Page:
For nearly five years Young tried to overcome his grief and finish college with a degree in-hand. “I was no long interested in finding rap’s new act. I just wanted to graduate. Period,” he said.
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He switched from the math struggles of his accounting major to marketing and worked a number of office jobs, including a brief stint as a junior accountant for Time Warner. “Here was this black kid not knowing what he’s doing,” he recalled. “I talked my way into so many jobs and places and charmed my way into situations. The bosses loved me. They wanted me around.”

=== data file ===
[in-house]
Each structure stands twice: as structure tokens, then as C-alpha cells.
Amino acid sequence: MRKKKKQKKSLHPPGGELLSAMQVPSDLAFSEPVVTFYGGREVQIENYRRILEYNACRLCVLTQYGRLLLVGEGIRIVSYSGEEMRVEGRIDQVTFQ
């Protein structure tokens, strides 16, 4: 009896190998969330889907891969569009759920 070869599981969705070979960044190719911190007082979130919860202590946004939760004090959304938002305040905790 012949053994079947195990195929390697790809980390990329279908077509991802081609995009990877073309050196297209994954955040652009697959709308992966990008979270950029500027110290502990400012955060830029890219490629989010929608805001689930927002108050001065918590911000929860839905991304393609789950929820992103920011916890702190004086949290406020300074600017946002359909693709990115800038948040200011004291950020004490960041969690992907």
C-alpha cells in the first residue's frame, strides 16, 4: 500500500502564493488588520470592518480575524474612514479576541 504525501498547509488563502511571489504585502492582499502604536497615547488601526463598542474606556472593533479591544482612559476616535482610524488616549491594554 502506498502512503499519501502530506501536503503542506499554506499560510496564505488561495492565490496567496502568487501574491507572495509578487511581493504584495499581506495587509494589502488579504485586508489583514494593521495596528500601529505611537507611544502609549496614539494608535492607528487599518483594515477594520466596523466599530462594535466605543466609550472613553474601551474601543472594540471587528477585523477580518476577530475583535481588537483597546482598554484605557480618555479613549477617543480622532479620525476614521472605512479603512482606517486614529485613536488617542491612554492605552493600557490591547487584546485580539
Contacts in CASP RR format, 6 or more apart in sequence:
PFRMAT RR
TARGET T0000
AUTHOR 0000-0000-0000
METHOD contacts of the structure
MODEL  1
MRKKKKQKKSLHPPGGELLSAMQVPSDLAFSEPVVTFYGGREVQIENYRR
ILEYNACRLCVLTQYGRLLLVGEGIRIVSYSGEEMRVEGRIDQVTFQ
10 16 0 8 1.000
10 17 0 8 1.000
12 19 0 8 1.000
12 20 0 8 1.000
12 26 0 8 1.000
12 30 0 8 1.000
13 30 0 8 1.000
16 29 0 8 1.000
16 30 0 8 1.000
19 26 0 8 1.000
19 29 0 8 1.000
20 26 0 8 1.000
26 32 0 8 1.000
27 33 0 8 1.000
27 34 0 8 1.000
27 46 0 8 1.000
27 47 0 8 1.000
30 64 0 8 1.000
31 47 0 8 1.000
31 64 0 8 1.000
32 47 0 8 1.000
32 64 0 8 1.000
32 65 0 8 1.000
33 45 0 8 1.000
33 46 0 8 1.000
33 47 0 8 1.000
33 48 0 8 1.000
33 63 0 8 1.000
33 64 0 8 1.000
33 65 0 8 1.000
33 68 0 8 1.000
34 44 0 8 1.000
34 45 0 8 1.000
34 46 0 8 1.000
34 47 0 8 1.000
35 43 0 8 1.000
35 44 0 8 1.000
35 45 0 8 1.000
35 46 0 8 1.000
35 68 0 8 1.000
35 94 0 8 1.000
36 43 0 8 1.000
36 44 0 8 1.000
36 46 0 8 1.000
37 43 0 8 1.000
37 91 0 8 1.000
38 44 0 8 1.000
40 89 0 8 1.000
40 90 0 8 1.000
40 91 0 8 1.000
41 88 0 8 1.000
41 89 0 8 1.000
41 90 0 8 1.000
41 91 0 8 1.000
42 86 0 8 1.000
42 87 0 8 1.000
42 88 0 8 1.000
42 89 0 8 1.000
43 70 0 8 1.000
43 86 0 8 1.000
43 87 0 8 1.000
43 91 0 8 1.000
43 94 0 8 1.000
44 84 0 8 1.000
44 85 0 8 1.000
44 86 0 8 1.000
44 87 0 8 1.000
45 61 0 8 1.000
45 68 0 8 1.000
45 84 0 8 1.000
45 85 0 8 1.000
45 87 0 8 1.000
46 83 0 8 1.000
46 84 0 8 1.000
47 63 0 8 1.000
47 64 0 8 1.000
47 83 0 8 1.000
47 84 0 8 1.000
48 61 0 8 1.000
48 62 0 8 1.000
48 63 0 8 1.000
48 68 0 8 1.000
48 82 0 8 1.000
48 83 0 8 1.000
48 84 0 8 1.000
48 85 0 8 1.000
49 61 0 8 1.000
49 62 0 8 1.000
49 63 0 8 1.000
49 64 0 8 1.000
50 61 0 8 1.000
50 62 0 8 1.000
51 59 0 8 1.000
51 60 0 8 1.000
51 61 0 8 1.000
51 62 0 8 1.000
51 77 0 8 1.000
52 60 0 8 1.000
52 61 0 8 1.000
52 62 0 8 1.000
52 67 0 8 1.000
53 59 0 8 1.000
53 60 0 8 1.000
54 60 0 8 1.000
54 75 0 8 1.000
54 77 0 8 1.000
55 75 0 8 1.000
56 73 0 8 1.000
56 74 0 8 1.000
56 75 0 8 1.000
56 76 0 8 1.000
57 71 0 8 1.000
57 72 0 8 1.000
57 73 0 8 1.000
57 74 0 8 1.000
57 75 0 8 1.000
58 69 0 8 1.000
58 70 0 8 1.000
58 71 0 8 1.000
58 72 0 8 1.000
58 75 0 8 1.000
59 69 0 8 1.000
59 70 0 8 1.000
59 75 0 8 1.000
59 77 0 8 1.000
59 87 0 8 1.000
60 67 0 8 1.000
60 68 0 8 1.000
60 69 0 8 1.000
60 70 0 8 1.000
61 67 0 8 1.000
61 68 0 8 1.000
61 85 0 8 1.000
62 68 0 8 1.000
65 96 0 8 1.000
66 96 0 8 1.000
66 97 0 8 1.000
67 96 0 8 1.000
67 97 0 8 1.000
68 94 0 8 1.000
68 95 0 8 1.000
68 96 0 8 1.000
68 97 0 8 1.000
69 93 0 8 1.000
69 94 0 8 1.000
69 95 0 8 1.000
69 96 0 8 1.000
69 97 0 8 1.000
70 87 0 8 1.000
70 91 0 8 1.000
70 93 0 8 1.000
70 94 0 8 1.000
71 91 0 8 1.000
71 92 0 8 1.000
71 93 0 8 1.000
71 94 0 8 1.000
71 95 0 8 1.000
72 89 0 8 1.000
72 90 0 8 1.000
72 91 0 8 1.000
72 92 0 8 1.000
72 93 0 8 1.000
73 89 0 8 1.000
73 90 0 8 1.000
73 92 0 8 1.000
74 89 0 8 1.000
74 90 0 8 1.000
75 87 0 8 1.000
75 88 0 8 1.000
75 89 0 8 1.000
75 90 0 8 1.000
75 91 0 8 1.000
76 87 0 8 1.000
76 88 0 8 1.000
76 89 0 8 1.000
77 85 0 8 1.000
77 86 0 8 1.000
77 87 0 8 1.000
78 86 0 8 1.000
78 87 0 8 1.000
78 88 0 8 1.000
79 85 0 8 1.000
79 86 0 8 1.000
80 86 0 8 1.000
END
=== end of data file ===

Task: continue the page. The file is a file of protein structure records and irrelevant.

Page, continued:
But Young quickly realized the mundane nature of corporate culture wasn’t for him. With one last paycheck on the way, he packed his bags and picked up a ticket to the Dominican Republic where he stayed for a month before heading to Miami for six more months. He didn’t tell anyone where he was going or why, but he just felt the need to leave the city.
A friend eventually convinced Young to drive back to New York with him. Soon after returning to New York, a friend asked Young to join a clothing company venture that would utilize the musicians and rappers in Young’s network to wear and market the business. The company, Cash is King, launched in 1998.
The business did well, but Young knew it needed a big name behind it to be anything more than a small-time venture.
“Artists at the time were figuring out they were good ambassadors for brands and I knew I needed the power of somebody big behind CIK,” he said. “That group, for me, was Run-D.M.C.”